Mr. Goode later learned circular breathing and developed his own approach to minimalism and “process music.” Goode’s Circular Thoughts (1974) for solo clarinet is among the earliest minimalist scores to be published by a major publisher (Theodore Presser Co.). This twenty-minute guided improvisation is also a process piece with specific scales and suggestions about tempo, articulations, timbre, and dynamics. Representing both the ideas of gradual process and resultant patterns commonly associated with the music of Steve Reich, Circular Thoughts highlights the trance-like quality of relentlessly repeating melodic patterns and cyclic ostinatos.
Ländler Land (1999–2000) is subtitled “a waltz for concert performance and dancing for three cellos and two pianos.” Goode started Ländler Land while living briefly in Vienna, and it was influenced by a 1993 film called Latcho Drom about the music of the Roma people. Annbling (2006, rev. 2007), was composed for the Flexible Orchestra, a new concept in orchestral sound designed by Mr. Goode in 2004. Annbling is a trombone-dominated contemplation of Mahler’s Seventh Symphony, Bach’s Brandenburg Concertos, a Sundanese pop song, and the tragedy of post-Hurricane Katrina New Orleans. The piece opens with a re-orchestrated quotation from the beginning of Mahler’s Seventh Symphony, and ends with a long, sensuous rendition of a West Javanese popular song, “Tonggeret,” which Mr. Goode found on a commercial cassette of dance music while in Java in 1996.
The FLEXIBLE ORCHESTRA
in a new orchestration of
ten clarinets, electric guitar, double bass, and harp,
will premiere four composers’ works on Thursday, October 25th,
8:30 PM at the Ukrainian Restaurant, 140 2nd Ave. at 9th Street.
Come early and eat: 212-614-3283
$15/10 for students and seniors
WORKS by Daniel Goode, Will Holshouser, Lisa Karrer, Ma’ayan Tsadka, Mary Jane Leach, conducted by Jeannine Wagar
This piece was originally posted on Jeffery Goldfarb’s excellent web site “Deliberately Considered” on September 21st 2011 [Click Here]
To read Marvin Taylor’s response to this post [click here]
To read my response in turn [click here]
The tendency to reduce an understanding and appreciation of cultural achievements is a limitation of the thought in Marx and Marxism, as I suggested yesterday. Such reduction, though, is actually a more general problem, as is explored here in another of Goode’s thumbnail reviews about music and life. -Jeff
Why should we care? Because some of us love the music. Some of us even commit that chauvinist crime of saying: “He’s the greatest Jewish composer” as if there were a contest out there. (He was reviled with anti-semitism in Vienna during his lifetime, especially around his directorship of the Vienna Court Opera). But two of the most progressive conductor’s, Leonard Bernstein and Michael Tilson Thomas (both Jewish), both of whom regarded Mahler as central to their lives, are just full of the usual clichés about him. Oh, like: that those wonderful and suggestive, disintegrating endings to his final works are “about death” or about his death. Well, maybe they are, but HE never said that.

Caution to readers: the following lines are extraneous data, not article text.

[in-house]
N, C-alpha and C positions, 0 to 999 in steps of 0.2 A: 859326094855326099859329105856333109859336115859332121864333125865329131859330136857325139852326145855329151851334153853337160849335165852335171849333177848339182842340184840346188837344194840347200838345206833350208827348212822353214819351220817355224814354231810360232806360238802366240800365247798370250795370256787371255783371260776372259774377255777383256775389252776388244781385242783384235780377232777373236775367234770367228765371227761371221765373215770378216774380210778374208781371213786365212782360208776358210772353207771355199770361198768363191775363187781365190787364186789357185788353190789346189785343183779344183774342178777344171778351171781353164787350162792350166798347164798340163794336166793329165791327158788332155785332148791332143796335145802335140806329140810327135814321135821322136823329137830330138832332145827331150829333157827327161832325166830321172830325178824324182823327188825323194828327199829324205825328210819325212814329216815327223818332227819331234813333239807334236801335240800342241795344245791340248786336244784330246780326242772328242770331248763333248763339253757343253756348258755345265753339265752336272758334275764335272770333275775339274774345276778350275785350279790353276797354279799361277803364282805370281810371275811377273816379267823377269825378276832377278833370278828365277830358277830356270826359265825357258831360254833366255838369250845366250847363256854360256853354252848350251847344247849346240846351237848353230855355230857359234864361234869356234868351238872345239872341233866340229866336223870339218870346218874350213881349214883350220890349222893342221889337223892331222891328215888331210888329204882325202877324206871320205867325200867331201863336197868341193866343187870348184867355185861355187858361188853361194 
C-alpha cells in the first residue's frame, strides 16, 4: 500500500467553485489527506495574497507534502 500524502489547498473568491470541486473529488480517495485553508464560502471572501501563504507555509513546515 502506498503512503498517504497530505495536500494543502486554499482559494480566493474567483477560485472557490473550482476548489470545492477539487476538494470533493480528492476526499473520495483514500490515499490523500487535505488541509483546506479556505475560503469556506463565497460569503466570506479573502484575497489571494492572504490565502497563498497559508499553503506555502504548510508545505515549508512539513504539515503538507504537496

The latest slew of these interpretations came in a visually elegant public television program conceived by Tilson Thomas called “Keeping Score.” I won’t list instances here, maybe some other time. Actually the best one-liners came from the first clarinetist, Corey Bell, of the SF Symphony (featured in the film). He spoke about the “skin-of-your-teeth tonalities” in the Scherzo of the 7th Symphony, and of the “corners to hide out in.”
Thomas does get off one perceptive analysis: tracing the use of the musical “turn” from Mahler’s first work, “Songs of a Wayfarer” to the final movements of his last two completed works. And the importance of the tone, A, in that early work and then in the climax of the first movement of his 10th Symphony.
A final shot of Thomas at Mahler’s grave in Grinzing, a suburb of Vienna, shows without comment, stones placed in the traditional Jewish manner on top of the Mahler’s gravestone. His remains were not allowed to be buried in the same cemetery as Beethoven and Schubert. “Those who love me will find me” he said.
This originally was published in an edited version on Jeffrey Goldfarb’s blog, “Deliberately Considered.”
On Oct 13, 2011, at 4:03 PM, Marvin J Taylor wrote:
For the blog entries: What do you think about this: Are the well-intentioned attempts to see these things in Mahler’s works just a continuation of the very problematic critical debates between early Wagner–of Judenthum in der Musik–Hanslinck, and Brahms of the 19th c.? Did Bernstein get duped by falling into this line of critical thought just as Hanslick and Brahms missed the shift in Wagner’s thinking in the later works after he gave up on the ideas put forth in Oper und Drama? (Or, conversely, did Bernstein so strongly believe in the cult of the artist that Wagner promoted–and the Nietzsche so rightfully despised–that he over Romanticized everything about Mahler?)
On the other hand, as a student of lit., I’ve never much worried about what authors (of any kind) say about their work. The Intentional Fallacy rears its Fafner-like head. Instead, I tend to see these kinds of engagements as Heidegger did: that is, as dialogues with the past, even if it was only two weeks ago. It’s even more important to located the discussion in the present the further back you go in time with the referent.
Of course, Mahler often does use rather simplistic “programmatic” tricks in the music. I’m thinking, for example, of the off-stage horns of the Apocalypse at the end of Sym. no. 2. This probably enables people to see programmatic moments where they might or might not exist, such as at the end of the 9th.
Then, of course, there is the matter of the performances. Regardless of what Bernstein thought about the work, his conducting of the pieces is so stellar that I’d almost rather not know his ideas. This is esp. true given the live performances with the Koncertgebow. Those recordings are devastating to me on a purely musical level.
How’s that for opening up a can of worms?